Bioconjugation has become a powerful approach to produce well-defined molecular vaccines in which the antigen is linked to an immunogenic carrier – i.e. protein or nanoparticle. Biosynth GmbH is a specialist for bioconjugation with outstanding knowhow in process and analytical methods development. A plethora of different antigens, e.g., polysaccharide, peptide, haptene or small-molecule, are suitable to be connected to protein, peptide, lipid, oligonucleotide, polymer, or nanoparticle carrier. We support customer projects in a variety of conjugate vaccine constructs using common carrier proteins such as CRM197 and tetanus toxoid as well as novel carrier.
Principles of conjugate vaccines
Although vaccination using whole-microbe vaccines has been successful in preventing many infectious diseases, it is not applicable to certain vaccine settings, such as therapeutic vaccines for cancer, or not safe to other vaccine settings, such as vaccines for HIV. Moreover, most live-attenuated vaccines were developed empirically without a clear understanding of their mechanisms of action.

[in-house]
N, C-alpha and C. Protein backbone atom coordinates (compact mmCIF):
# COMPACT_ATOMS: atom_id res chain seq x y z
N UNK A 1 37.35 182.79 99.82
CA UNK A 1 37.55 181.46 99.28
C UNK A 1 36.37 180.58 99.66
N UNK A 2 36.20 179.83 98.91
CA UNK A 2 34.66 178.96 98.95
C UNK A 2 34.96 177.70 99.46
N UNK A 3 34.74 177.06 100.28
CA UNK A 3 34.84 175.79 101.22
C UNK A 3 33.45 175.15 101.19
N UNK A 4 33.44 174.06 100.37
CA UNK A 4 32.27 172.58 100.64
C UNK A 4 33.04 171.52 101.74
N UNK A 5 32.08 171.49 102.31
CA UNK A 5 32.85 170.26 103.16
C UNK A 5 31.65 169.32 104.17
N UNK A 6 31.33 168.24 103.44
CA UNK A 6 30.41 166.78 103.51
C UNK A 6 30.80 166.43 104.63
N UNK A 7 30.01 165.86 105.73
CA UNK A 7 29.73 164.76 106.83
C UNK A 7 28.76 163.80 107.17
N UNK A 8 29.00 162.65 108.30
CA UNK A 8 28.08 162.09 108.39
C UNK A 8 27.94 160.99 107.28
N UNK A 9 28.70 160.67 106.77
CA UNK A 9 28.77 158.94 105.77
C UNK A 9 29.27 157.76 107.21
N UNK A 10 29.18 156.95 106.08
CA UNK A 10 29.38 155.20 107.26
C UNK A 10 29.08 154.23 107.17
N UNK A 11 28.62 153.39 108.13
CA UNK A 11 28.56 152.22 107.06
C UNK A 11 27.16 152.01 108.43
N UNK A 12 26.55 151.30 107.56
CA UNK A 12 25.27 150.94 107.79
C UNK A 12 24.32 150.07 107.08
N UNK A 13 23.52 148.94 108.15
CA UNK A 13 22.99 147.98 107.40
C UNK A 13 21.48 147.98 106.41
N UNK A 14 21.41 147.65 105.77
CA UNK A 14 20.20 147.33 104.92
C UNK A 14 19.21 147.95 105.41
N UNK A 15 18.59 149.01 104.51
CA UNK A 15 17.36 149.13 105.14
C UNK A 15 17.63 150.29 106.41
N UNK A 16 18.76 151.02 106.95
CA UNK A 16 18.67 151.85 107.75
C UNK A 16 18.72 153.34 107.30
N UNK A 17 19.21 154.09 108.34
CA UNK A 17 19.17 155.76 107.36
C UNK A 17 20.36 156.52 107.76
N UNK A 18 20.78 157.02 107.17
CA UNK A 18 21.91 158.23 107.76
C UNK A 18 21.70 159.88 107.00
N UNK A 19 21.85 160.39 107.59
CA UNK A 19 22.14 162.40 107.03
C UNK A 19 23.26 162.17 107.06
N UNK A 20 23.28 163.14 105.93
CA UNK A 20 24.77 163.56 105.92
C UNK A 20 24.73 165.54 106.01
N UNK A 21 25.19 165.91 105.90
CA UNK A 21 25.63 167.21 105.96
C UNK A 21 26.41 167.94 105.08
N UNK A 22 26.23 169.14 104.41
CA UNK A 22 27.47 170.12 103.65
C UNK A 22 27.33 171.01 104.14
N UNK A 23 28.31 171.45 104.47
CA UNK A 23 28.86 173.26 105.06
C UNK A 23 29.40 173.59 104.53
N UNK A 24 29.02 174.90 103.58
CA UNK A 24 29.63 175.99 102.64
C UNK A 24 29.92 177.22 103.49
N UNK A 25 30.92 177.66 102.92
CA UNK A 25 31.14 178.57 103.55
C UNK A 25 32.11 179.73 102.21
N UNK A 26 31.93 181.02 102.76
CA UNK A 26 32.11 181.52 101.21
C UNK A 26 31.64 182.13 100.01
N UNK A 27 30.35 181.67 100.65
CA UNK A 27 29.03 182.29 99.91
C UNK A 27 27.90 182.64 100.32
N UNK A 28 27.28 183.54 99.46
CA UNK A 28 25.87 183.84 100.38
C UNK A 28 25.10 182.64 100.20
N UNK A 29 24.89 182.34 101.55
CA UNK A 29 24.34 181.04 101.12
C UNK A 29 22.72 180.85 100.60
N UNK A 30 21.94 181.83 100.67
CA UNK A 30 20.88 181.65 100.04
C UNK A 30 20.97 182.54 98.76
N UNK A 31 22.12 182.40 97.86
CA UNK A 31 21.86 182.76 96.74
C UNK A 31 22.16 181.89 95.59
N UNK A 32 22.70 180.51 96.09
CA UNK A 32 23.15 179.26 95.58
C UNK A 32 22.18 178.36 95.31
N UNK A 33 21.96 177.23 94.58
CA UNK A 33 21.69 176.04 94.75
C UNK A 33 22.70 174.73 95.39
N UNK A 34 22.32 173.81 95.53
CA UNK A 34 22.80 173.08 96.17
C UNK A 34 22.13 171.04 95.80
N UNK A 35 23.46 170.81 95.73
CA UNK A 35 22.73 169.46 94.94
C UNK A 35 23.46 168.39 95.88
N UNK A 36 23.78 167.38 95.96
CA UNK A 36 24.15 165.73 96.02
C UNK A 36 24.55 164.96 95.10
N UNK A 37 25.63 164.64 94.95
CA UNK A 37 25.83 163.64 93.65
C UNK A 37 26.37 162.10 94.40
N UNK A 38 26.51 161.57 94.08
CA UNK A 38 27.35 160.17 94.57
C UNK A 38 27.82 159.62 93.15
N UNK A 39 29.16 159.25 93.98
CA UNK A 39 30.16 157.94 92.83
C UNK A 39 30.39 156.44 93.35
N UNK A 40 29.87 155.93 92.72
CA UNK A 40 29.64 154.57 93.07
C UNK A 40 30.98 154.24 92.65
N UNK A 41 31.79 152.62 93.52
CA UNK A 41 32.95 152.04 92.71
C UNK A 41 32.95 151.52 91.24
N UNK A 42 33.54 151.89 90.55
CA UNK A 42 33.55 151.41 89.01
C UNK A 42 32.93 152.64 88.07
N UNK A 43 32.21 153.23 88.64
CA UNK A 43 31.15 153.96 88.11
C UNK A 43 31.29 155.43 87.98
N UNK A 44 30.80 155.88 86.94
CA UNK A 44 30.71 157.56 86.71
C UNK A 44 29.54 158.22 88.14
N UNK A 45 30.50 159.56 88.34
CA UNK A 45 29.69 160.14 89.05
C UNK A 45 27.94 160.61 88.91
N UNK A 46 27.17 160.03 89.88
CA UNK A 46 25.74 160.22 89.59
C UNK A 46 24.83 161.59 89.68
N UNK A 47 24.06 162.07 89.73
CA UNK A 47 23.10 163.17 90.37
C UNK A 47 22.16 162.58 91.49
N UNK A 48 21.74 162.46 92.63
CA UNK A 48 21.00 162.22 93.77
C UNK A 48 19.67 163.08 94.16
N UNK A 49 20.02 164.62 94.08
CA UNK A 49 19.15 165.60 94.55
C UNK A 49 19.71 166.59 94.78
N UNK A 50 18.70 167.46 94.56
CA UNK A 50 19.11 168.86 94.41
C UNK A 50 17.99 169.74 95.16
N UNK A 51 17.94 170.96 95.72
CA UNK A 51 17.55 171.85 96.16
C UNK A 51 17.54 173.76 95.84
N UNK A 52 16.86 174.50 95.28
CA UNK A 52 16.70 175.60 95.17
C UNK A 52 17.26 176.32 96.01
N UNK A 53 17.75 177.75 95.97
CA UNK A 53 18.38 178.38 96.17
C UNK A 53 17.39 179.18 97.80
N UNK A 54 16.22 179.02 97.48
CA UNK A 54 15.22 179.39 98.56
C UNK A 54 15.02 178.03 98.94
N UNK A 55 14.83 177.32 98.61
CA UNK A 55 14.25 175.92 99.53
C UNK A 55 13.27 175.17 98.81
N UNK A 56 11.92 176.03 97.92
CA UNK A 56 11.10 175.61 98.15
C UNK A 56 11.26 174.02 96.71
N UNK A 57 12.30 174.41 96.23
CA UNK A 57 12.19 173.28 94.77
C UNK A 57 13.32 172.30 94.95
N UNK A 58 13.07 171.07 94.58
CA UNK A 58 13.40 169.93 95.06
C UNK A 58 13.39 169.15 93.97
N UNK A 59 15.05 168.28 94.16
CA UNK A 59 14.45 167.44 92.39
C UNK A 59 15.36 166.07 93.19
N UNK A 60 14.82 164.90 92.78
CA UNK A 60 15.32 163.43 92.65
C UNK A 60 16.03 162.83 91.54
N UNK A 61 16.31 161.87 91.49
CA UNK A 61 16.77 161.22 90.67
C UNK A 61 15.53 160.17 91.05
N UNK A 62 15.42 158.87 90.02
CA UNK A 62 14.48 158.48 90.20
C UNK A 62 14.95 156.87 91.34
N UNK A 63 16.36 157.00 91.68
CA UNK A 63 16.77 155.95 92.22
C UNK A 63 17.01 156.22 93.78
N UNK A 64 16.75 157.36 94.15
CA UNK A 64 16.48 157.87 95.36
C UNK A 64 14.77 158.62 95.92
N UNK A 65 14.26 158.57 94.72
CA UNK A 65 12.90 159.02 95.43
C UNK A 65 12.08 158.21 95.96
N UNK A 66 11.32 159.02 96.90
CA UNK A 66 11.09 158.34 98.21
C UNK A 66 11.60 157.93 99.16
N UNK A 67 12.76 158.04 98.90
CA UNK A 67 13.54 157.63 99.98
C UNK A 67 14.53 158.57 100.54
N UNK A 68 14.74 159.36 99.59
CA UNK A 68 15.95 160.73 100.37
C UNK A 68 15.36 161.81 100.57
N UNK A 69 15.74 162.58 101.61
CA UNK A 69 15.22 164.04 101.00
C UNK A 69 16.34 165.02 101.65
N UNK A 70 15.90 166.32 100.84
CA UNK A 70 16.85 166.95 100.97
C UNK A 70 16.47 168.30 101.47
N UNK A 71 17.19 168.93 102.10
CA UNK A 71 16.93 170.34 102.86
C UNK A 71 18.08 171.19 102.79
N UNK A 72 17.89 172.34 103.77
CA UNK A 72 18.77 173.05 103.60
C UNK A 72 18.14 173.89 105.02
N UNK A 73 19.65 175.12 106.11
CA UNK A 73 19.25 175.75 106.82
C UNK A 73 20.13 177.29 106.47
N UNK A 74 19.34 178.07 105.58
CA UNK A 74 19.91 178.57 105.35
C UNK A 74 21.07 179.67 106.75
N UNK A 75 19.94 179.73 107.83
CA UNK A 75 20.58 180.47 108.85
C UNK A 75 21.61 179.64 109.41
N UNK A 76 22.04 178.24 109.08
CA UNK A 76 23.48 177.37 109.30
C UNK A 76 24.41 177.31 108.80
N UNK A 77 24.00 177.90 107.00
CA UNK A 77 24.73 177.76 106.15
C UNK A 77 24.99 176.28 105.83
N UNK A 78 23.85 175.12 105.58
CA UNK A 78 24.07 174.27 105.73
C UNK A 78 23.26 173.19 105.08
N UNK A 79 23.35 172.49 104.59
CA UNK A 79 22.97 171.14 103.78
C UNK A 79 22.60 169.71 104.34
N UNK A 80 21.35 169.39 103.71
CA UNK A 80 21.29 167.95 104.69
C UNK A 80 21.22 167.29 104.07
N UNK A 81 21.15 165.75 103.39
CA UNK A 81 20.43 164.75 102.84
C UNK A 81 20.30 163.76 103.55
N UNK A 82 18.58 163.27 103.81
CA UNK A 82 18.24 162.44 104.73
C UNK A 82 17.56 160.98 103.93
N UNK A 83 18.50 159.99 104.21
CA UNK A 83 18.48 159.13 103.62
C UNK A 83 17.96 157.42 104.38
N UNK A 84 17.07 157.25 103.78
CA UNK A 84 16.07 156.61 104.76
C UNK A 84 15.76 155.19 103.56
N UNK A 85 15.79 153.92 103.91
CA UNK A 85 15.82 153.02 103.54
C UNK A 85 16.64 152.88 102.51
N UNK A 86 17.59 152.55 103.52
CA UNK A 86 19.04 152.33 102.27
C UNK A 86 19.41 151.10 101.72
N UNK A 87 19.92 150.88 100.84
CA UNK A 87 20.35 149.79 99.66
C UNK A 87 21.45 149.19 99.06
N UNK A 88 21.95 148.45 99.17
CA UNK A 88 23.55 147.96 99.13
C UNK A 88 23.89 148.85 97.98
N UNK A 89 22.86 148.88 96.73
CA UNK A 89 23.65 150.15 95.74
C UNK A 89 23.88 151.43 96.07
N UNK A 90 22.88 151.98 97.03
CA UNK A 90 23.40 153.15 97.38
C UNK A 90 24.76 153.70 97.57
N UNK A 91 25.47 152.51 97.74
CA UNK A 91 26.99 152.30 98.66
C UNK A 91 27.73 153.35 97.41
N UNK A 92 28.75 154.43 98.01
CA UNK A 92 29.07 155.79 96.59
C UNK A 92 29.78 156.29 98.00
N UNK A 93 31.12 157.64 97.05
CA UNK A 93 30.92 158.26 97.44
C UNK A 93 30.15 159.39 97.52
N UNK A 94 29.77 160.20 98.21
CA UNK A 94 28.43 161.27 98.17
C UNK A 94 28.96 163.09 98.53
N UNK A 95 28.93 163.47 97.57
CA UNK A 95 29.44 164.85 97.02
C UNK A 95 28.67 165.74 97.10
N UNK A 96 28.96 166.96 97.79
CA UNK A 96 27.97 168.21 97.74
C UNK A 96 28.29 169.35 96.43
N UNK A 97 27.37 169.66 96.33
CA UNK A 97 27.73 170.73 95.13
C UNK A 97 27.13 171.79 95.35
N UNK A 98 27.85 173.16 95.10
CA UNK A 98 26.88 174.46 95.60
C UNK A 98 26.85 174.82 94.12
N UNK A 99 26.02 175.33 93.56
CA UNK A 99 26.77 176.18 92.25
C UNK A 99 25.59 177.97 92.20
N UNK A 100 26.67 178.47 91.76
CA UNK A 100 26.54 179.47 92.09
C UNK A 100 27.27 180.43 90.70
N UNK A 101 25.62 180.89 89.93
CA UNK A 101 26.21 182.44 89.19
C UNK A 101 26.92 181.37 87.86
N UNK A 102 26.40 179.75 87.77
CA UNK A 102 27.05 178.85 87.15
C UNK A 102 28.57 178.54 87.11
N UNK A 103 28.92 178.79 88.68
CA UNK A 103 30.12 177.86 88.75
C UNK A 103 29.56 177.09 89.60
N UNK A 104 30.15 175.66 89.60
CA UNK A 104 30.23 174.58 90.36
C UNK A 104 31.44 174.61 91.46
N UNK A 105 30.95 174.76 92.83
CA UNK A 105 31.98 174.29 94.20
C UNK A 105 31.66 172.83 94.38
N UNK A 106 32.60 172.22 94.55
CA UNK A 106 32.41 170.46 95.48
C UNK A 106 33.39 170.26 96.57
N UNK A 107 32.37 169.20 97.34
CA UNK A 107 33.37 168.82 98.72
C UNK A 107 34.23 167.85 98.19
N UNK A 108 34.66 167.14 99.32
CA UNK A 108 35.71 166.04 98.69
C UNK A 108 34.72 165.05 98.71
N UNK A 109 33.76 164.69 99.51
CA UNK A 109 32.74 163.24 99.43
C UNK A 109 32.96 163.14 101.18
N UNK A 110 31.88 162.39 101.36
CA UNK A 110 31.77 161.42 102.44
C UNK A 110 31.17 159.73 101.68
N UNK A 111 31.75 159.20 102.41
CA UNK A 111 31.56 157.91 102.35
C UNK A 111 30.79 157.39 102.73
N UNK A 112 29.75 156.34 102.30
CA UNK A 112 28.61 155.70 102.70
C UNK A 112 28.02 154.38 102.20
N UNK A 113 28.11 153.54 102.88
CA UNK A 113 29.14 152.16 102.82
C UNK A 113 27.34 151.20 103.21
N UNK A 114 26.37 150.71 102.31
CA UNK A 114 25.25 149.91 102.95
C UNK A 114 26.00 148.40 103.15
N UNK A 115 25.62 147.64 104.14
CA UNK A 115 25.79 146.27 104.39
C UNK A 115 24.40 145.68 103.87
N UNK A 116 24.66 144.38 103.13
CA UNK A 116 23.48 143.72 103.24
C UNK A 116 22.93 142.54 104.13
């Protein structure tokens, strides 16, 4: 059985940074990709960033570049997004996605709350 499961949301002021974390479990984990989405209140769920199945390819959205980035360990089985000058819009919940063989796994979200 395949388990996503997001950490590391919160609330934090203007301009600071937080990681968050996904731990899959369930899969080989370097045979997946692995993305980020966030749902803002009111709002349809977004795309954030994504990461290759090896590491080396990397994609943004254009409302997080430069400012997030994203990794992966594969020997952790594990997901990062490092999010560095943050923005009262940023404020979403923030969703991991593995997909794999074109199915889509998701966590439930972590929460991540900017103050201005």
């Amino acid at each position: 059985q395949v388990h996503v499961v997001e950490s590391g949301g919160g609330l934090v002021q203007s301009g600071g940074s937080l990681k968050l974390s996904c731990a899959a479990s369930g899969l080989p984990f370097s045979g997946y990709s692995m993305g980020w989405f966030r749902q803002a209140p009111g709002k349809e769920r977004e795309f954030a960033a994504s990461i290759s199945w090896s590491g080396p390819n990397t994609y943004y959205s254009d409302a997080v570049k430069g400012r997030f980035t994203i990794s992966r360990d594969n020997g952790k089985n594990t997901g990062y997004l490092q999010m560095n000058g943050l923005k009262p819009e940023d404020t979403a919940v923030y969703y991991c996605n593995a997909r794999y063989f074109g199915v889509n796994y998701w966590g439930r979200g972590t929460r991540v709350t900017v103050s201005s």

As an alternative approach, disease-specific molecules, i.e. polysaccharides, proteins, peptides or others, may be used directly as antigens for vaccination. However, such antigens suffer from low immunogenicity or short half-life to become efficient vaccines. Therefore, these antigens need to be covalently attached to highly immunogenic carriers, often proteins, to effectively stimulate the immune system (for the mechanism, see the Figure). Currently, conjugate vaccines, are successful on the market as drugs for treating bacterial pneumonia or meningitis.
In addition to anti-bacterial vaccination, the concept of conjugate vaccines may be suited for the treatment of other diseases, such as Alzheimer’s or cancer. This approach relies on disease-specific antigens that are amenable to coupling to an immune stimulating carrier. The conjugation concept may be further used to generate new properties such as multivalency or controlled release via conjugation of antigens to polymers or nanoparticles. Future strategies to design bioconjugates that can produce tailored immune responses against a specific disease will expand our current understanding of how to modulate the immune system.